Mapping exclusion

Notions of purity, pollution and untouchability are still a long way from being exorcised in modern India

Published: December 3, 2014 12:52:24 am
In recent times, however, it seems there is a surge in the number of reported acts highlighting caste-based violence. In recent times, however, it seems there is a surge in the number of reported acts highlighting caste-based violence.

By: Amit Thorat

Three members of a Dalit family in Maharashtra’s Ahmednagar were killed, one of them decapitated before being thrown into a dry well in Jawkhede Khalsa village, on the night of October 20. The investigation is still on and the jury out on whether it was an act of caste violence or the result of a dispute. In recent times, however, it seems there is a surge in the number of reported acts highlighting caste-based violence. Ahmednagar district seems to have acquired a dubious distinction for being most violent against Dalits. In this district, about 44 cases of atrocities were registered in 2012, which increased to 112 in 2013. About 79 cases had been already been registered till October 2014.

In Maharashtra, during a 16-year period between 1995 and 2011, about 4,256 cases of atrocities were registered under the atrocities act by Dalits, which comes to about 266 cases per year. What is striking is that while there was a decline in the per year cases from 343 in 1995 to 136 in 2002, thereafter the numbers have increased steadily, from 136 in 2002 to 304 in 2012. This increasing trend in atrocities indicates the persistence of caste, with increased intolerance and violence against Dalits.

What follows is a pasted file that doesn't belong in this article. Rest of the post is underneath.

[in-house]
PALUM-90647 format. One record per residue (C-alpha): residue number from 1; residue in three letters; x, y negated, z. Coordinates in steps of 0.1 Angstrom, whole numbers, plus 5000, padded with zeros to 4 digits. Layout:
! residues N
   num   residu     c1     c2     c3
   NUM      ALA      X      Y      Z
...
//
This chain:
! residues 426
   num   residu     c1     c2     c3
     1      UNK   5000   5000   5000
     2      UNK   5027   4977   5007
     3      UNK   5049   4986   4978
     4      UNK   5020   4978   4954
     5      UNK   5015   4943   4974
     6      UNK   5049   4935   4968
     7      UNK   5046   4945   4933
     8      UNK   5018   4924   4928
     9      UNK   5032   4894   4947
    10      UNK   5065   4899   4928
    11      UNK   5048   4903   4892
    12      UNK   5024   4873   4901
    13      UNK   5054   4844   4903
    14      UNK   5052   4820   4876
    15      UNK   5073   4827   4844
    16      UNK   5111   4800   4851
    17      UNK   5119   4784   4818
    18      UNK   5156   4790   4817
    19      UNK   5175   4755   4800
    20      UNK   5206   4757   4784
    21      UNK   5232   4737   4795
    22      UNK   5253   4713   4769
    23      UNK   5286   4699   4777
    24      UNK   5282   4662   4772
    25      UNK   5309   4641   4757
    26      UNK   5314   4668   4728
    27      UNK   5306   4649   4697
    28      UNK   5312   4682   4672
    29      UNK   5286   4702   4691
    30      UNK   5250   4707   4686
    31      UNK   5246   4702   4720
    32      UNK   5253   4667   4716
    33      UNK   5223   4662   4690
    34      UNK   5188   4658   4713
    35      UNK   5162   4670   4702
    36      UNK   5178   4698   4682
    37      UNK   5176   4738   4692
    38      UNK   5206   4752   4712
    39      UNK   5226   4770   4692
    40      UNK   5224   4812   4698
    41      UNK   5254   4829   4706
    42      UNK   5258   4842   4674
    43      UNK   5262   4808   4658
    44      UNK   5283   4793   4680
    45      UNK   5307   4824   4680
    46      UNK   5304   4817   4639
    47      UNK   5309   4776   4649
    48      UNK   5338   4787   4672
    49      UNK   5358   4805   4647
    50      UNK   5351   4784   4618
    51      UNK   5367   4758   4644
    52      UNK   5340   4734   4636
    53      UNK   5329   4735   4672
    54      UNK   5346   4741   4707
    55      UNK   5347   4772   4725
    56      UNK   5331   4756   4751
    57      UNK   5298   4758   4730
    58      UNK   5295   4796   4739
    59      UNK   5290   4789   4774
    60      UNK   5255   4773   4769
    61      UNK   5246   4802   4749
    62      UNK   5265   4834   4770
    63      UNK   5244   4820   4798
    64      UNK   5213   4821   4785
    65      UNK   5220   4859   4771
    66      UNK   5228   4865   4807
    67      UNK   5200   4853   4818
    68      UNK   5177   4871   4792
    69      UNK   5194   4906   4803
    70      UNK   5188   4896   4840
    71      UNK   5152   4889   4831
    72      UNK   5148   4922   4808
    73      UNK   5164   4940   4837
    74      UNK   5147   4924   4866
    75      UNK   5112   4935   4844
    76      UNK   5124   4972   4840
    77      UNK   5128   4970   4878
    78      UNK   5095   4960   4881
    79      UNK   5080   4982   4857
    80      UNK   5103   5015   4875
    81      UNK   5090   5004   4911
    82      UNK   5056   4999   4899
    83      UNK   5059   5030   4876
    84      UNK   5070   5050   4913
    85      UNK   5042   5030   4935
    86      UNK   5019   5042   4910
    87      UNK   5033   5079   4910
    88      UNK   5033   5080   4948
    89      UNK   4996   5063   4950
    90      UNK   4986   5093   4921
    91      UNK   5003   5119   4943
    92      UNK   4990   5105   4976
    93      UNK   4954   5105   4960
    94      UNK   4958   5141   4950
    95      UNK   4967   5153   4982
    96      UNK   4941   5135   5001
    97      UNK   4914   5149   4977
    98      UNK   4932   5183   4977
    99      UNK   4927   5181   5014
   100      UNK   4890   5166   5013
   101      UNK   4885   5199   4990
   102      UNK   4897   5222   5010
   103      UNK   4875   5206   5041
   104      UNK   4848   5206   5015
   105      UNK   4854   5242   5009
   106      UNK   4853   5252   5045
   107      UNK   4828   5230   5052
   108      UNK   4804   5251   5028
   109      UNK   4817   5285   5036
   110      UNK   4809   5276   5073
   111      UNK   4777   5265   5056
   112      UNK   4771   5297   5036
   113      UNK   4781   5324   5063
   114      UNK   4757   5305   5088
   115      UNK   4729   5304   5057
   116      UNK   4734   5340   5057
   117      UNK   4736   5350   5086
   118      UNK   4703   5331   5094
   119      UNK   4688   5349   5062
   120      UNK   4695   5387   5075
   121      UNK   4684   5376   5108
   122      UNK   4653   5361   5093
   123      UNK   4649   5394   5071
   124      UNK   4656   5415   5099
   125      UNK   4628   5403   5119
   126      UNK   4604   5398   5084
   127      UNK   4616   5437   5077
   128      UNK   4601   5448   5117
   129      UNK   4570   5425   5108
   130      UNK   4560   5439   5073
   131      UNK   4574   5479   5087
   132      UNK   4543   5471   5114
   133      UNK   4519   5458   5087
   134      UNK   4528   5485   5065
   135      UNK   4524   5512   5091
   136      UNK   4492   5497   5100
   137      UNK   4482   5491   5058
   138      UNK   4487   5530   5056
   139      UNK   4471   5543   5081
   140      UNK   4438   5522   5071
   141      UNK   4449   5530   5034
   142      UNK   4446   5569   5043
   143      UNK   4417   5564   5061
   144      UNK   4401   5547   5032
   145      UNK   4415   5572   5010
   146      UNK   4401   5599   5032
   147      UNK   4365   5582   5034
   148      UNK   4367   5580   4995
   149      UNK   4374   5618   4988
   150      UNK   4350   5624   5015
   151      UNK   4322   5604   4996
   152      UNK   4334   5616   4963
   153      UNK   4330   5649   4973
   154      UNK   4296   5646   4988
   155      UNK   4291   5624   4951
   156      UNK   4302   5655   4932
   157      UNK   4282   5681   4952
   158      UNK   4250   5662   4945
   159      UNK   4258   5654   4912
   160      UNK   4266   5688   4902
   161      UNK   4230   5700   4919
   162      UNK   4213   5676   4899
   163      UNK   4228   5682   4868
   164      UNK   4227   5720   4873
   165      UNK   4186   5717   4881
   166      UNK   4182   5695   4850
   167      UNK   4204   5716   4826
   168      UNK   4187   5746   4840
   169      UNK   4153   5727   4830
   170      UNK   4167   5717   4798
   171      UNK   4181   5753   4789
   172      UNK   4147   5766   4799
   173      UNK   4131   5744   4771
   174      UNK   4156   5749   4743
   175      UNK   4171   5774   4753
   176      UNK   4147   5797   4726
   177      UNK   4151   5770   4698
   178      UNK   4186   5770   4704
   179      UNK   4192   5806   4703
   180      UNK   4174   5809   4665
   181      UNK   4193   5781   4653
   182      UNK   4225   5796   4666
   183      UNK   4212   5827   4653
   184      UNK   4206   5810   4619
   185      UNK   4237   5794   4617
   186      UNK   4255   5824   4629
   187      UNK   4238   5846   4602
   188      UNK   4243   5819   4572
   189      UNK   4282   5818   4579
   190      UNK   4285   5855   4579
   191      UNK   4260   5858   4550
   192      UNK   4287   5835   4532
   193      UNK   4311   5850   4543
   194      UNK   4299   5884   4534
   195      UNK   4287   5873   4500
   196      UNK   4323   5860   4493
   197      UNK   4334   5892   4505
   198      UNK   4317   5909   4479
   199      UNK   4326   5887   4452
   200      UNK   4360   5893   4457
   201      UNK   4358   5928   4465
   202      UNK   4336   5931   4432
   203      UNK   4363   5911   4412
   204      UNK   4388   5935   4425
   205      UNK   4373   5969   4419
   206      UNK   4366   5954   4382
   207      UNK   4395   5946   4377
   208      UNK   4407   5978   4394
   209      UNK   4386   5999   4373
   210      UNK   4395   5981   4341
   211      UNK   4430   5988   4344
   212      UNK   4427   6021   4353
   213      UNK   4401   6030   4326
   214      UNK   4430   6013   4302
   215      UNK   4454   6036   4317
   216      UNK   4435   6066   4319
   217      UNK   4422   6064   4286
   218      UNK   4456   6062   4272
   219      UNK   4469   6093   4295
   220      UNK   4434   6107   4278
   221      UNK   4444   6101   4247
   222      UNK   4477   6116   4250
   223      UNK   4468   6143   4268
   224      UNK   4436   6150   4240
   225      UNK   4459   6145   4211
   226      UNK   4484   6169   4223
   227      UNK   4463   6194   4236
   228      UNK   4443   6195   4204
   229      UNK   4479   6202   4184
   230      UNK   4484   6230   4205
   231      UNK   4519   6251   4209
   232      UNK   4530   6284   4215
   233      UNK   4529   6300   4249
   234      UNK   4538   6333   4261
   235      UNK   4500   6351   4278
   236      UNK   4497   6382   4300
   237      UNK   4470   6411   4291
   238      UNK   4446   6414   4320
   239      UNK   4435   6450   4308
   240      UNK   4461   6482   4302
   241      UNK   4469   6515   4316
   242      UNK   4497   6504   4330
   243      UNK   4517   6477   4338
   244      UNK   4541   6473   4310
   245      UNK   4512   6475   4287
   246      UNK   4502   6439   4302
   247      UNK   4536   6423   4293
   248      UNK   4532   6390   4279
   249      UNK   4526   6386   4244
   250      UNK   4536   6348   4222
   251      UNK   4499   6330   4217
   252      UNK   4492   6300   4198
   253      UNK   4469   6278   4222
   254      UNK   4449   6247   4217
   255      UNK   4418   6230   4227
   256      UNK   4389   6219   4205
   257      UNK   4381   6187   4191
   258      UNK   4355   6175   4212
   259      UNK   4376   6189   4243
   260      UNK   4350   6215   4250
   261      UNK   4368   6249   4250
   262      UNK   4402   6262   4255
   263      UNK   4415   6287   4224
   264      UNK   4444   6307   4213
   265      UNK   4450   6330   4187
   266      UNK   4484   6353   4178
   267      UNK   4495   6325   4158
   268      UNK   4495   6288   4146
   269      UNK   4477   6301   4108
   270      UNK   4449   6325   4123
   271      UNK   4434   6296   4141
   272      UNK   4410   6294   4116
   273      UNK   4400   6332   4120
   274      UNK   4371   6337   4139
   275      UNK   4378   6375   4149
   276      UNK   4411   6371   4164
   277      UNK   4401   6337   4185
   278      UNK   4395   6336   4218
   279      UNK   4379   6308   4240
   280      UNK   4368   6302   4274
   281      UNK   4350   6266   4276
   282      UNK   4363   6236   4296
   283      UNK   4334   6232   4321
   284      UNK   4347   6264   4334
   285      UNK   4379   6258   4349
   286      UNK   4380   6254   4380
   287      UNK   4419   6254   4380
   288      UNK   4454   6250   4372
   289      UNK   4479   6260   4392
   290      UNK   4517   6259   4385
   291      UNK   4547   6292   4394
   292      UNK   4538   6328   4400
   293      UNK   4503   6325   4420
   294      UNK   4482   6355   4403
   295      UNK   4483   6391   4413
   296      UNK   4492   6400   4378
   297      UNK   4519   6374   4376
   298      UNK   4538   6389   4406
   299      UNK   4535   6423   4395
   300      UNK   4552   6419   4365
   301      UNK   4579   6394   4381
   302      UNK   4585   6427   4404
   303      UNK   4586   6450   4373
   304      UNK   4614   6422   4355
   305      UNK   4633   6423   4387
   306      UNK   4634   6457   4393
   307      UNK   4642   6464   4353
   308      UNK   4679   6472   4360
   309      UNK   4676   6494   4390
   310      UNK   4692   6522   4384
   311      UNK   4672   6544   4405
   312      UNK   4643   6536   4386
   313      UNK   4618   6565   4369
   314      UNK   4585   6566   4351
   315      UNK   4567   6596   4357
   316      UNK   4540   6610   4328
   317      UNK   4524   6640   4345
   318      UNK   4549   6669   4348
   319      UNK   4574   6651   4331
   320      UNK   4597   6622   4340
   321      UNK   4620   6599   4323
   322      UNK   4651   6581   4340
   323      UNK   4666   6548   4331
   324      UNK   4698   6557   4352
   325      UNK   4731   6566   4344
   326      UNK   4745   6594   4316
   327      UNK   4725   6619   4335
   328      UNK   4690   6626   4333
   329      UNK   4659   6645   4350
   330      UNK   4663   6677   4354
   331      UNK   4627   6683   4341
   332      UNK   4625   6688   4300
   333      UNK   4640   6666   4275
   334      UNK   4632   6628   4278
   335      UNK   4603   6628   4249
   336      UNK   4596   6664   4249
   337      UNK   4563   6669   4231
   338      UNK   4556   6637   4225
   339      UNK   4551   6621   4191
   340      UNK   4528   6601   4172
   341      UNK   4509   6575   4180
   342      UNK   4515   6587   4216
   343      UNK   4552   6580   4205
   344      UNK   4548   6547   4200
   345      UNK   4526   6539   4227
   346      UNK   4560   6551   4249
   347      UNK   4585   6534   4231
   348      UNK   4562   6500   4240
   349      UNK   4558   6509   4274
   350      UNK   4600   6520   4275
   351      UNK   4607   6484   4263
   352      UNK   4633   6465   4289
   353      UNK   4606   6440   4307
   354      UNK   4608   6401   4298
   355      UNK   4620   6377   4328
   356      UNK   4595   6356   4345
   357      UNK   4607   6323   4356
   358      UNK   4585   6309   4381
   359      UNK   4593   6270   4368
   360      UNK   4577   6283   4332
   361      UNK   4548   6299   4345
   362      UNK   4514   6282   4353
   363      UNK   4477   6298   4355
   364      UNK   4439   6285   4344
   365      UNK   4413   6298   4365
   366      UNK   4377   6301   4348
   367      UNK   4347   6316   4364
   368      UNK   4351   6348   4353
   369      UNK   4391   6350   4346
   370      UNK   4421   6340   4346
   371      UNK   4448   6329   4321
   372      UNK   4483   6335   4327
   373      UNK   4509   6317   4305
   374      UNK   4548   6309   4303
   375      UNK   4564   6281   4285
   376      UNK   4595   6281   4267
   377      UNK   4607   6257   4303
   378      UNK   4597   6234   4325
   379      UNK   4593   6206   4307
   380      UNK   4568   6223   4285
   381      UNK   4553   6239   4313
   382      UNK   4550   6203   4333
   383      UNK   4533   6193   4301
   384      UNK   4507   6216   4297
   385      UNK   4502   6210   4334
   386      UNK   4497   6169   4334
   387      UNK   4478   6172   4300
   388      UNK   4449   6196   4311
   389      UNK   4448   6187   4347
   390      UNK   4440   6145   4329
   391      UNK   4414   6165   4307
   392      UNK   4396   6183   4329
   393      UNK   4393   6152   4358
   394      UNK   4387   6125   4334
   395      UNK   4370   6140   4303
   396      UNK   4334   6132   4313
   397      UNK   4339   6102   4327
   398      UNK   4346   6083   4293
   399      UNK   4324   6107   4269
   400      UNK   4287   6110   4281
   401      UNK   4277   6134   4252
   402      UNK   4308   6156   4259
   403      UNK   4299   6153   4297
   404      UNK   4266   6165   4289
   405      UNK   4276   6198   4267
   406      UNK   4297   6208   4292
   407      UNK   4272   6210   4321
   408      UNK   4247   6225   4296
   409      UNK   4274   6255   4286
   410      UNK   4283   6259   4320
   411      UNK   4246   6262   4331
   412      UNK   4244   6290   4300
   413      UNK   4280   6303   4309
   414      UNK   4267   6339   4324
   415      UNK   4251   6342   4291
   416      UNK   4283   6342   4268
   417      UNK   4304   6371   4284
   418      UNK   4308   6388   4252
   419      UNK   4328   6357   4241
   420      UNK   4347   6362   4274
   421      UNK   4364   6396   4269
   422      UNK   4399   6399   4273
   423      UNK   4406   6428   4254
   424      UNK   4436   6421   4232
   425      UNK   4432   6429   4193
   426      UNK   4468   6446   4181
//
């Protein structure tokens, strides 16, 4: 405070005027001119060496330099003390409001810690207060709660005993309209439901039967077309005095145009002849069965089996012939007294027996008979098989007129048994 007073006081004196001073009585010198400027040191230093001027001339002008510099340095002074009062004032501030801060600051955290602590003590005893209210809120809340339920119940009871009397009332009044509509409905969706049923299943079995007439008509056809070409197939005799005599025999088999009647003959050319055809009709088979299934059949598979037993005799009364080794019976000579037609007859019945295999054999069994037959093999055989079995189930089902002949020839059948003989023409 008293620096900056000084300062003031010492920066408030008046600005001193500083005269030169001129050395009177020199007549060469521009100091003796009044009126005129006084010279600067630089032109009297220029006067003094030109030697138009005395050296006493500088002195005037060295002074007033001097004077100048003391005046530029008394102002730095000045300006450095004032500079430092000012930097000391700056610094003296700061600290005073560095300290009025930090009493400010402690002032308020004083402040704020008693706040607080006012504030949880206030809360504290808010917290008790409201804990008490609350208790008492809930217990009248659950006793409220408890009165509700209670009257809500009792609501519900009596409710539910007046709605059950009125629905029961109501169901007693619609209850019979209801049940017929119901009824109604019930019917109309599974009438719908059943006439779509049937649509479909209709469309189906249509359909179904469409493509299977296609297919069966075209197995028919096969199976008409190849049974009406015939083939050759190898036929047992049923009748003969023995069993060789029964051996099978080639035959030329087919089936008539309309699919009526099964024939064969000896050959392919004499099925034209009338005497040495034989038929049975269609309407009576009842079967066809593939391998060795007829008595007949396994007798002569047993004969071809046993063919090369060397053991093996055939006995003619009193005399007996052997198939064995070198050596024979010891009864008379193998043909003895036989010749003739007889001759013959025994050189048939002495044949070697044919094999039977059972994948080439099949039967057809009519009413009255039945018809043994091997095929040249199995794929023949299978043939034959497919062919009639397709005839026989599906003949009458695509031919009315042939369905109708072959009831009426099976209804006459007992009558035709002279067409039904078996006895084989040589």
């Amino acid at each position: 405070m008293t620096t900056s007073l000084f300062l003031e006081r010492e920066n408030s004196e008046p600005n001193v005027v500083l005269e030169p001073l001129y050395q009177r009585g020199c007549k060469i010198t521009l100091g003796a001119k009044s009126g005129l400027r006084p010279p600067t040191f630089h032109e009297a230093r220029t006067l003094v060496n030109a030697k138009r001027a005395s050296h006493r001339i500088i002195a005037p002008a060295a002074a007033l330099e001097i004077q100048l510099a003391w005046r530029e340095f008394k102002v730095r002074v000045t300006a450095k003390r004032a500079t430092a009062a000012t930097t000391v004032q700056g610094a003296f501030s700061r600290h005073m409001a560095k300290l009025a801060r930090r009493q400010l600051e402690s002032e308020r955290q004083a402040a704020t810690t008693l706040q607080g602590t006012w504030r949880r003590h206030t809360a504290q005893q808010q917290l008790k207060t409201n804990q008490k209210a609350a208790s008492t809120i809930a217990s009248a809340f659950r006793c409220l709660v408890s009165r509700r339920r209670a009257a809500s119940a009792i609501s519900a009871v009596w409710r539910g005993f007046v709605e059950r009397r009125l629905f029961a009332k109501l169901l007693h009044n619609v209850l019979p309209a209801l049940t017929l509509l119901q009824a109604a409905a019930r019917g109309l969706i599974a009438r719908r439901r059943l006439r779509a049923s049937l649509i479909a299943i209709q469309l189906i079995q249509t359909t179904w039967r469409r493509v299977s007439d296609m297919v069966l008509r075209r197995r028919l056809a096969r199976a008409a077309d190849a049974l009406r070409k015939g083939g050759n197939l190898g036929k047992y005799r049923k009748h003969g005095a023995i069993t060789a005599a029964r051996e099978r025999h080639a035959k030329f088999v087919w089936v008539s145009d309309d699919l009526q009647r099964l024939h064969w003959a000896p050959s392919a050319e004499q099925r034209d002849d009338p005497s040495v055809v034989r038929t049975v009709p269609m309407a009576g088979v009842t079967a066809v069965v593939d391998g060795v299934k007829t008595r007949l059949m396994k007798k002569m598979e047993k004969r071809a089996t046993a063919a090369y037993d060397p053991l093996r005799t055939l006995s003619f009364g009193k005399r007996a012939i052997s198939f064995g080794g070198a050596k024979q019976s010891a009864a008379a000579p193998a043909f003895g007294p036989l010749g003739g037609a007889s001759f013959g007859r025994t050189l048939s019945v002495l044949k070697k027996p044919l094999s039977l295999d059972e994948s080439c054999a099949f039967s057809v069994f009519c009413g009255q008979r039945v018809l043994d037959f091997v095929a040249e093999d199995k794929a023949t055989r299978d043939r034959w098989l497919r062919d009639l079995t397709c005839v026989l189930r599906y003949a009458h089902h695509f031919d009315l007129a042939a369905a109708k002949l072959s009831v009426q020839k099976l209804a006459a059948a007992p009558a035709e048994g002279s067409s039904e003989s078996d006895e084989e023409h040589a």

Caste discrimination and violence is a national problem. However, little is known about the day-to-day occurrence of this practice. The India Human Development Survey (IHDS 2), conducted by the National Council of Applied Economic Research (NCAER) and the University of Maryland in 2011-12, asked the respondent a direct question: “Does anyone in your family practise untouchability?” In case the response to this question was in the negative, a follow-up question was asked, “Would it be okay for a Scheduled Caste person to enter your kitchen or use your utensils?” The idea was to know, assuming a household had acquaintances who belonged to the lower castes, if they would have free access to household utensils and, say, even the kitchen, supposed to be the purest part of the household. The IHDS is the largest non-government, pan-Indian household survey. It covers over 42,000 households, representative of class and social group.
Results from the combined responses to these two queries show that across India, 27 per cent of households admitted to practising untouchability. Many who responded to the first question in the negative responded positively to the second. How many of us even in urban India keep separate cups and plates to serve food to our domestic helps? This is despite the fact that they clean our houses, tend to our infants and even cook our food. The notion
of purity or pollution takes strange forms, indeed.